Iron Man Jon Favreau
Published May 01, 2008From the stable of Marvel characters created by Stan "gee whiz true believers Lee in the mid-to late 60s, most are fantasy figures, from teenager Peter Parker to super-teams like The X-Men and Fantastic Four, born of improbable accidents and evolving into ever more outrageous circumstances. Lee created his own reality and its own attendant rules.
Iron Man is one of Lees creations; he lives and participates in the Marvel universe familiar to fans of Daredevil or Spider-Man. But arms dealer, womaniser and serious alcoholic Tony Stark, who dons several iterations of a titanium suit to fight baddies and keep his troubled ticker pumping, is much darker than his Marvel buddies.
In his first such film, director Jon Favreau and star Robert Downey Jr. keep Stark rooted somewhat in reality. Its a billionaires reality of endless privilege, beautiful women and high tech gadgetry to be sure, but the "super in this super-hero is hard work and perseverance. Though it nods occasionally to its larger context, Iron Man is more hardware than spandex, more sweaty than super-heroic.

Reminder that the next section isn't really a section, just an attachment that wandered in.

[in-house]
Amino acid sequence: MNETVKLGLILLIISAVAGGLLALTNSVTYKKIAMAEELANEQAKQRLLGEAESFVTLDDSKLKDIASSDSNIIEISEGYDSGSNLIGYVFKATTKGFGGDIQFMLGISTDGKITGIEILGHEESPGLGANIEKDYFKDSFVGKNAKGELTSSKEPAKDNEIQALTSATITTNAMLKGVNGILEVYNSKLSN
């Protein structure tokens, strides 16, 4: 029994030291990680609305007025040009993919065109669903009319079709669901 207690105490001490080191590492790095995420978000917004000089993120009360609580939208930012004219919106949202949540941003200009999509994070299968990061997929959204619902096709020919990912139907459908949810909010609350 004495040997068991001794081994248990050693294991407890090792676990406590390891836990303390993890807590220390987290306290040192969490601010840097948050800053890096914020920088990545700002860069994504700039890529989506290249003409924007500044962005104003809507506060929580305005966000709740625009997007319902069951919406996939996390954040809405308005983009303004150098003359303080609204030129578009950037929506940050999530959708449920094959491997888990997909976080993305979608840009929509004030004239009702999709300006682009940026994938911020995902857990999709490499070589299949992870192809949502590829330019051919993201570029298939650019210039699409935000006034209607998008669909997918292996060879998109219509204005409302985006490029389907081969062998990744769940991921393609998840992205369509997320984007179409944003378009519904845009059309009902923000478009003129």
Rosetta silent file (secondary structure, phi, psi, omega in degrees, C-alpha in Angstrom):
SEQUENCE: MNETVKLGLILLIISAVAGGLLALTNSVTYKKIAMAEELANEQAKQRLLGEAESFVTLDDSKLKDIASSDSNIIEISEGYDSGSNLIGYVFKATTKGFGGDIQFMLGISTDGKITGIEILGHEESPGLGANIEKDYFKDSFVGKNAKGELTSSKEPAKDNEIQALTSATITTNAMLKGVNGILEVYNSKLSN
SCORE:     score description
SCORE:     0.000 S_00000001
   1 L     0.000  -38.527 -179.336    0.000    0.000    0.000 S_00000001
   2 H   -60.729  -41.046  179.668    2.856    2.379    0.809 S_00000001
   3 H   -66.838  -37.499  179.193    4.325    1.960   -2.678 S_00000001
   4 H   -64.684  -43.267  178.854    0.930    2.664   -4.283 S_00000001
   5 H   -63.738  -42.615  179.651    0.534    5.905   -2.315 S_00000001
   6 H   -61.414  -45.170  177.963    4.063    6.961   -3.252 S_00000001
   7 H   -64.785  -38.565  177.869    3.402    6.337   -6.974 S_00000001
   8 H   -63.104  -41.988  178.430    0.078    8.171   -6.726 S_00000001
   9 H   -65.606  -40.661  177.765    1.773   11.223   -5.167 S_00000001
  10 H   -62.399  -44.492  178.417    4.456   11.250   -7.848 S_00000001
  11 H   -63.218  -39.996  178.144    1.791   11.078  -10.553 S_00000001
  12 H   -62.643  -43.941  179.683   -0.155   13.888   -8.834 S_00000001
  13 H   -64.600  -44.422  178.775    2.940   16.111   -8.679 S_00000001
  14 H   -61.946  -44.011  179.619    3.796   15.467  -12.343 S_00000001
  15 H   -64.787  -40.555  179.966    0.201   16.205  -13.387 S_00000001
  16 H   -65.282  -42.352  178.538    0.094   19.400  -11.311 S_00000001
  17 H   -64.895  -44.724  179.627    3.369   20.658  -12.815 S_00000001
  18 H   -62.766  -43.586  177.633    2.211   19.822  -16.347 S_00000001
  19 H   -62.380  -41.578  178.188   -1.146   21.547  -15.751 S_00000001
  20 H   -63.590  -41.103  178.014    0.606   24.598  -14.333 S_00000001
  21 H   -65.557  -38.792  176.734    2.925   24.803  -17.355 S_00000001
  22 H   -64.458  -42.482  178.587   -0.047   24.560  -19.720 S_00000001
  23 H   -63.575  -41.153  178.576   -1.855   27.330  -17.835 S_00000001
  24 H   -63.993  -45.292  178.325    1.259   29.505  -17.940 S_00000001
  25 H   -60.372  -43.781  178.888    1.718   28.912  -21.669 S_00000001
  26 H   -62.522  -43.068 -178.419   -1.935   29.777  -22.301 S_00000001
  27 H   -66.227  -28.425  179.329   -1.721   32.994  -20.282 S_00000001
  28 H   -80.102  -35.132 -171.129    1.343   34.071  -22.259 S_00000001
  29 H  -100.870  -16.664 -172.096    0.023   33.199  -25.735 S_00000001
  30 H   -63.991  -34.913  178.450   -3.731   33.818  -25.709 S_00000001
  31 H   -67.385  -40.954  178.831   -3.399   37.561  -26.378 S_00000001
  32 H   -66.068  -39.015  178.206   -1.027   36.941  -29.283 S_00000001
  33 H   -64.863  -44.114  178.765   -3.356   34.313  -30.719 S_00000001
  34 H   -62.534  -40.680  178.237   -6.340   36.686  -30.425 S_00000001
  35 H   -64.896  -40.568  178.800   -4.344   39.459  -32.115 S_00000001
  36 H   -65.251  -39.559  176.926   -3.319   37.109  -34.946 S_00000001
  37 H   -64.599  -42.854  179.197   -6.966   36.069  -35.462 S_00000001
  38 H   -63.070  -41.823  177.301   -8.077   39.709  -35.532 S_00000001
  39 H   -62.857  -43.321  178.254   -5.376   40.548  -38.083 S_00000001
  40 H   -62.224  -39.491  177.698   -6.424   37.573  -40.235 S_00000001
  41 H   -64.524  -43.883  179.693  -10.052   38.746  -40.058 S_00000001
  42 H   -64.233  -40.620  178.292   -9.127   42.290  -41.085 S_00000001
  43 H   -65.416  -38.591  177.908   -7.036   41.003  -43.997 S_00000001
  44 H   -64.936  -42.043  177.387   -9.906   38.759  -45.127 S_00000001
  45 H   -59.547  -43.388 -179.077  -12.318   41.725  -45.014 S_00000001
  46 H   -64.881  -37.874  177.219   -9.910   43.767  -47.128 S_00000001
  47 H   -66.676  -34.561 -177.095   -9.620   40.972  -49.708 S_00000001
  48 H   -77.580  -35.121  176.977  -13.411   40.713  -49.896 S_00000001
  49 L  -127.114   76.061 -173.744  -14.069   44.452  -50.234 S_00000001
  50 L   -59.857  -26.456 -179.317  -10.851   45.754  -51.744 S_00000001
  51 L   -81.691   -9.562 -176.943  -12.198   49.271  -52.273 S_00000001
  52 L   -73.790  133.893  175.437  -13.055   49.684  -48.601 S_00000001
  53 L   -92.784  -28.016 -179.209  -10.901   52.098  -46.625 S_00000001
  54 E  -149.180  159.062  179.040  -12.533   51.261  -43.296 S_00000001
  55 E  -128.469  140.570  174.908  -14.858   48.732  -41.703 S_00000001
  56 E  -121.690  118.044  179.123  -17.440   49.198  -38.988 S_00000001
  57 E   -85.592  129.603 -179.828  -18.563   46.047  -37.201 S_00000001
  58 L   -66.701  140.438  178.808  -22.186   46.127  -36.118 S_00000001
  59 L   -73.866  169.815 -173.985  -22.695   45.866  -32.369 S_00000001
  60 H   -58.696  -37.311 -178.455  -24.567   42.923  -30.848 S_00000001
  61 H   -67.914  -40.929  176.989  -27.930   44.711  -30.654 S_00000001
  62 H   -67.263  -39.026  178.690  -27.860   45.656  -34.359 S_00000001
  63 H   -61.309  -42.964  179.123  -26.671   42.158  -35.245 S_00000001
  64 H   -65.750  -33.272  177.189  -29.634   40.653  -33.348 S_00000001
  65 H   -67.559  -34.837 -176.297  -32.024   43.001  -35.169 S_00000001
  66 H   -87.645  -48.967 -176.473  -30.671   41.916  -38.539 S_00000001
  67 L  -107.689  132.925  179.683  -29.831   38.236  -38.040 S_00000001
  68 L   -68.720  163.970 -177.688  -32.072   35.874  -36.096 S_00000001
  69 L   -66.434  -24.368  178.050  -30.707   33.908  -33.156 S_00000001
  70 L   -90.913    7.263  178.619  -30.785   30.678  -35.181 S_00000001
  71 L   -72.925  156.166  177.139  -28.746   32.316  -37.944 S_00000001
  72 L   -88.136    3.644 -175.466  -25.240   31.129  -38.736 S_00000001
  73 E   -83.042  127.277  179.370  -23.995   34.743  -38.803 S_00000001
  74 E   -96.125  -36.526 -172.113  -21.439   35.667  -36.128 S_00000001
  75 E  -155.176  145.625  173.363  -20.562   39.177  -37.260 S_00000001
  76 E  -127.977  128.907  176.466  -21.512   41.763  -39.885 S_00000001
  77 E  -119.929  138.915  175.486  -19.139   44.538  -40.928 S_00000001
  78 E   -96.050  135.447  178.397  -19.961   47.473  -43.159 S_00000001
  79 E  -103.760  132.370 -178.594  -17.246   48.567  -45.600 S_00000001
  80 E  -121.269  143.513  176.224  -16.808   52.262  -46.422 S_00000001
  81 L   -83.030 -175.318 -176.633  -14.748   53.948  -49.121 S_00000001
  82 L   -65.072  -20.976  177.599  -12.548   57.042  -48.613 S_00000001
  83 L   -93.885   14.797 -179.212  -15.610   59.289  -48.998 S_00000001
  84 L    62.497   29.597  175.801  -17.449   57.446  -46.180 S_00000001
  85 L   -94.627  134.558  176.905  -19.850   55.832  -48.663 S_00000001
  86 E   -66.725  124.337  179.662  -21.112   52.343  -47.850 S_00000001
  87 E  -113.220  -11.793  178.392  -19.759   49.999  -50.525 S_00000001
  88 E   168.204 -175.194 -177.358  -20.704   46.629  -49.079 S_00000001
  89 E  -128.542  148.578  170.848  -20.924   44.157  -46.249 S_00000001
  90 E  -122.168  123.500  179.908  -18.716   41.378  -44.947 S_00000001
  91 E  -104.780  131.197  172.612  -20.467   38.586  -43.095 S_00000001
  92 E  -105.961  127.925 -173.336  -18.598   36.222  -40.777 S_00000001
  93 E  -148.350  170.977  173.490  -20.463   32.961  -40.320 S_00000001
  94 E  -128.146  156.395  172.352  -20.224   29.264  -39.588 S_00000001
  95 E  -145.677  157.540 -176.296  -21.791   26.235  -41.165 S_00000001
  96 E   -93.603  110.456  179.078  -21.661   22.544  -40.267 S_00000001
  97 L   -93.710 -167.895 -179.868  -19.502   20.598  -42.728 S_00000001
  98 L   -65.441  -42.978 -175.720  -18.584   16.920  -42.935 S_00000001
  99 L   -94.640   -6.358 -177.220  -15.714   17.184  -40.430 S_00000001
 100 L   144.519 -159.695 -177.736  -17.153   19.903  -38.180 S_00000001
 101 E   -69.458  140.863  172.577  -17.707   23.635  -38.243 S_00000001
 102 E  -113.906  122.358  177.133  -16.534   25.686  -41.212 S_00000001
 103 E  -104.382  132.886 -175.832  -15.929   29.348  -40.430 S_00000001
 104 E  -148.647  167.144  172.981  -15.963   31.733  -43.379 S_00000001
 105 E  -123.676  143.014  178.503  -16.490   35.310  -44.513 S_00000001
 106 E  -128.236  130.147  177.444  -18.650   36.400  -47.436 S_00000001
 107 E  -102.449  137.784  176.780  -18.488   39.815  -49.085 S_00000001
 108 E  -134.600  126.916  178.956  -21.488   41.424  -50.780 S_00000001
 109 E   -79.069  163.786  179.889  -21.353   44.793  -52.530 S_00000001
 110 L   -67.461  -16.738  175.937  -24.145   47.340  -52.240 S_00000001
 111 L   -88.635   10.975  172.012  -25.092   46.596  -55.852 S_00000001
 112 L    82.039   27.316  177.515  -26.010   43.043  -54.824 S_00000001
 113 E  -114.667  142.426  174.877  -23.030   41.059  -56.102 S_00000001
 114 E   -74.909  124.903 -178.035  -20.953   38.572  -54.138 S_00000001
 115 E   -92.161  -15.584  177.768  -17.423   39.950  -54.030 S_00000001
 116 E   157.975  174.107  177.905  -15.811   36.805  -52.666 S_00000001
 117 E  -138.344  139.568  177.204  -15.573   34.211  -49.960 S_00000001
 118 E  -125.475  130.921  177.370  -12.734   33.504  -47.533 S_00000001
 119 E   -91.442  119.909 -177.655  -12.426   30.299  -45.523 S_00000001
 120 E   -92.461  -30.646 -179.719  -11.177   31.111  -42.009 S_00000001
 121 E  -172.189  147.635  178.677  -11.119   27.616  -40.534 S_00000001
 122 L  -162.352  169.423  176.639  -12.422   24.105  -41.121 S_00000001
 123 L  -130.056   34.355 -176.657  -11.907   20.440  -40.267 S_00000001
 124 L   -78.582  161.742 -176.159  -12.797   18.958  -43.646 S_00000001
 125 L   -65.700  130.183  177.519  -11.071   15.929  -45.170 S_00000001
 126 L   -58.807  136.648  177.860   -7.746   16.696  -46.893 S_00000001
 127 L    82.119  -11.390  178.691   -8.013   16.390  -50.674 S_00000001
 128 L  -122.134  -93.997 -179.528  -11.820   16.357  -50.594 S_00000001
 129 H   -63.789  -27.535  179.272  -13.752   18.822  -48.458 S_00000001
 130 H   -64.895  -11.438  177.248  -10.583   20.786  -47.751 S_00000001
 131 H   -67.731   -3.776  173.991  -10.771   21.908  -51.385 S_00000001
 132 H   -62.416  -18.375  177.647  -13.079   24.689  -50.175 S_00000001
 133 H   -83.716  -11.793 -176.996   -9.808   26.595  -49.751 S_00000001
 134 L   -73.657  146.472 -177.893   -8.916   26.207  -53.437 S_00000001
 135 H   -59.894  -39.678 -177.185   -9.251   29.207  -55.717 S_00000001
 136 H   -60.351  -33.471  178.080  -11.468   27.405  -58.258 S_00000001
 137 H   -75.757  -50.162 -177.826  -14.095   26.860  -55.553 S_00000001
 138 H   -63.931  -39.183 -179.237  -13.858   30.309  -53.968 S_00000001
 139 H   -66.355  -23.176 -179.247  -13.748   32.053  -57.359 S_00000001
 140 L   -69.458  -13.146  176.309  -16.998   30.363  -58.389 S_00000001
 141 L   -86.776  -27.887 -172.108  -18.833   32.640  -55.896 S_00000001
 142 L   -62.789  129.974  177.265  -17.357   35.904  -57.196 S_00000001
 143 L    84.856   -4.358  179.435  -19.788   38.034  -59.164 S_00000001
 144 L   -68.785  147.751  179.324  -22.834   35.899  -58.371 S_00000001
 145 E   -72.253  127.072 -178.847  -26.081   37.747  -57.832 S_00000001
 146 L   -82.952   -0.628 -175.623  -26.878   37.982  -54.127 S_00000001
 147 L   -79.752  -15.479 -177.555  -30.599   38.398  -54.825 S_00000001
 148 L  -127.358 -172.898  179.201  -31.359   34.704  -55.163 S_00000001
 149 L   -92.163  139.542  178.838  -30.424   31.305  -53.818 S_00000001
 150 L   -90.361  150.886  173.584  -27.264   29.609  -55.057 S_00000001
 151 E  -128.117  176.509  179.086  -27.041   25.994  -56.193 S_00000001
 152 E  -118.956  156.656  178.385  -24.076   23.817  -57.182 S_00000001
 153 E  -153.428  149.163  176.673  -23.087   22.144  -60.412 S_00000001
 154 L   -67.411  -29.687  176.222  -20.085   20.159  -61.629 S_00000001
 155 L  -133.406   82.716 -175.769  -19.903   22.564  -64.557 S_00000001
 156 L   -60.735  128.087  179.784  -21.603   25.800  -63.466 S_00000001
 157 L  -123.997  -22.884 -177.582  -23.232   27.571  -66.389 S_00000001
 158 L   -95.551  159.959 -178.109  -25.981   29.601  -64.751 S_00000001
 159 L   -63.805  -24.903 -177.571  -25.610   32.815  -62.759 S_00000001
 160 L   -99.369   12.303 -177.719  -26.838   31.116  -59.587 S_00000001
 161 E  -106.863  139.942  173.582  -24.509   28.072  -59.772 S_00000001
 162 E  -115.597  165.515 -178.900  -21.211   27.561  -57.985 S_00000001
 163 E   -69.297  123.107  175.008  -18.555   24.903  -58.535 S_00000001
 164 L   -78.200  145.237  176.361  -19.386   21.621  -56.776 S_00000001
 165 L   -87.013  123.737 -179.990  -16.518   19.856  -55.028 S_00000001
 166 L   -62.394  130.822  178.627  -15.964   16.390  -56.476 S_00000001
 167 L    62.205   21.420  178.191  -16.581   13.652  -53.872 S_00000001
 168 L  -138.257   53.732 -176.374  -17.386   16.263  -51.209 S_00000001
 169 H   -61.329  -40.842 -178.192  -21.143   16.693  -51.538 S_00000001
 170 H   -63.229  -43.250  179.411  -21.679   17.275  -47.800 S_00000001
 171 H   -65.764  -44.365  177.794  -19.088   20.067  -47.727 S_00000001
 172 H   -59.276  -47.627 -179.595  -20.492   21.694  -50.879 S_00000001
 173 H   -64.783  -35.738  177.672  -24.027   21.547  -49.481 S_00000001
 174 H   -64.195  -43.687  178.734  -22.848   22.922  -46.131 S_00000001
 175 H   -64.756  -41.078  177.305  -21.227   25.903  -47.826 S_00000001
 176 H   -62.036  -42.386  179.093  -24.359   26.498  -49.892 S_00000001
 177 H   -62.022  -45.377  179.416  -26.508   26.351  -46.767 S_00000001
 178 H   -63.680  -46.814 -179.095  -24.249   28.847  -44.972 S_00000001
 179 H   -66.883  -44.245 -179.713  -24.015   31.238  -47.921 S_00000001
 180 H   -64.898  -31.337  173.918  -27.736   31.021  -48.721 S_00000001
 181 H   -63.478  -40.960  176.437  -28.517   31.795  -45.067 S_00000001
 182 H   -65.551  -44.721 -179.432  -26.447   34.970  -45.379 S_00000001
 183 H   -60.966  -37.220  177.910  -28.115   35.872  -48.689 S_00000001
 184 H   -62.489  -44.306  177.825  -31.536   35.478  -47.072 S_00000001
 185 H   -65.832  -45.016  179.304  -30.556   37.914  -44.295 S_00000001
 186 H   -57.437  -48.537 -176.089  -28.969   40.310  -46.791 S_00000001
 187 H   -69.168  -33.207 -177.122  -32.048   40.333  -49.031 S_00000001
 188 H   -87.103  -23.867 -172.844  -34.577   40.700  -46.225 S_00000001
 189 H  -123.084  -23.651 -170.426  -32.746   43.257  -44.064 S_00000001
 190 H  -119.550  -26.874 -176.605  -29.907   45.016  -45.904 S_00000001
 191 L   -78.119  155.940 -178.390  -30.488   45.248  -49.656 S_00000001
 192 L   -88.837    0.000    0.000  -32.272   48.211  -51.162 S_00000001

Beautifully cast, Downey Jr. gives Tony Stark the demeanour of a spoiled child, attended to by assistant Pepper Potts (to which Gwyneth Paltrow brings a loyal intelligence) and military advisor Jim Rhodes (an underwritten and underutilised Terrence Howard). Following an attack by terrorists armed by Stark Industries tech, Tony goes do-gooder to the chagrin of business partner Obadiah Stane (a bald, bearded, cigar-chomping Jeff Bridges).
But most of Iron Man consists of the will of one man - and one actors portrayal of him - in a similarly obsessive way as another non-powers-equipped hero, the Batman. By making their Tony Stark real, smart, clever, flawed and ultimately redeemable, Robert Downey Jr. and Jon Favreau have launched themselves to the top of superhero franchises, and theyll make plenty more true believers along the way. (Paramount)